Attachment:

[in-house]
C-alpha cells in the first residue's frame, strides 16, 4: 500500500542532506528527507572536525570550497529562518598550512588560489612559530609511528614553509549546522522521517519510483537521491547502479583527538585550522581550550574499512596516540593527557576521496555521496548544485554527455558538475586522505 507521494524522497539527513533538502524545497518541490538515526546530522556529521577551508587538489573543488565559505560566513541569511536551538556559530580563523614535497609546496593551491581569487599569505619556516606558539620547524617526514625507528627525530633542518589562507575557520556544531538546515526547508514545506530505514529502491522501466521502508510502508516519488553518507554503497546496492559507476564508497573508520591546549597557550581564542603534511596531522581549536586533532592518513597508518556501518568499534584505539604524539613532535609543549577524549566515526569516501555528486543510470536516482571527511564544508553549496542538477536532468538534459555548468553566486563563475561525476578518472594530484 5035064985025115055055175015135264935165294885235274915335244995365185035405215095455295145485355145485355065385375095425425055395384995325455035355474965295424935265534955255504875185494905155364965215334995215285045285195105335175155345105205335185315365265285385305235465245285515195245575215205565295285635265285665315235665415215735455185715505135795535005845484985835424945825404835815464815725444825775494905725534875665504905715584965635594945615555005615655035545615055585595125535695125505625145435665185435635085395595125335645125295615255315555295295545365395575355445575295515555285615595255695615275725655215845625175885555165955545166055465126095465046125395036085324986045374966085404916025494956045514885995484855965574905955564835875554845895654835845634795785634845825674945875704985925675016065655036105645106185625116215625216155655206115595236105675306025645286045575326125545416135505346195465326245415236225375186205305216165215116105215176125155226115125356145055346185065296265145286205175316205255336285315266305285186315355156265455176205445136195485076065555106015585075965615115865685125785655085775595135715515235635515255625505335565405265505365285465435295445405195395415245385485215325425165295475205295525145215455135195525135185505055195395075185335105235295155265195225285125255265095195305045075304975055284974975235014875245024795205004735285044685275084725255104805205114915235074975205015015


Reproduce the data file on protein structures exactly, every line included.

[in-house]
C-alpha cells in the first residue's frame, strides 16, 4: 500500500542532506528527507572536525570550497529562518598550512588560489612559530609511528614553509549546522522521517519510483537521491547502479583527538585550522581550550574499512596516540593527557576521496555521496548544485554527455558538475586522505 507521494524522497539527513533538502524545497518541490538515526546530522556529521577551508587538489573543488565559505560566513541569511536551538556559530580563523614535497609546496593551491581569487599569505619556516606558539620547524617526514625507528627525530633542518589562507575557520556544531538546515526547508514545506530505514529502491522501466521502508510502508516519488553518507554503497546496492559507476564508497573508520591546549597557550581564542603534511596531522581549536586533532592518513597508518556501518568499534584505539604524539613532535609543549577524549566515526569516501555528486543510470536516482571527511564544508553549496542538477536532468538534459555548468553566486563563475561525476578518472594530484 5035064985025115055055175015135264935165294885235274915335244995365185035405215095455295145485355145485355065385375095425425055395384995325455035355474965295424935265534955255504875185494905155364965215334995215285045285195105335175155345105205335185315365265285385305235465245285515195245575215205565295285635265285665315235665415215735455185715505135795535005845484985835424945825404835815464815725444825775494905725534875665504905715584965635594945615555005615655035545615055585595125535695125505625145435665185435635085395595125335645125295615255315555295295545365395575355445575295515555285615595255695615275725655215845625175885555165955545166055465126095465046125395036085324986045374966085404916025494956045514885995484855965574905955564835875554845895654835845634795785634845825674945875704985925675016065655036105645106185625116215625216155655206115595236105675306025645286045575326125545416135505346195465326245415236225375186205305216165215116105215176125155226115125356145055346185065296265145286205175316205255336285315266305285186315355156265455176205445136195485076065555106015585075965615115865685125785655085775595135715515235635515255625505335565405265505365285465435295445405195395415245385485215325425165295475205295525145215455135195525135185505055195395075185335105235295155265195225285125255265095195305045075304975055284974975235014875245024795205004735285044685275084725255104805205114915235074975205015015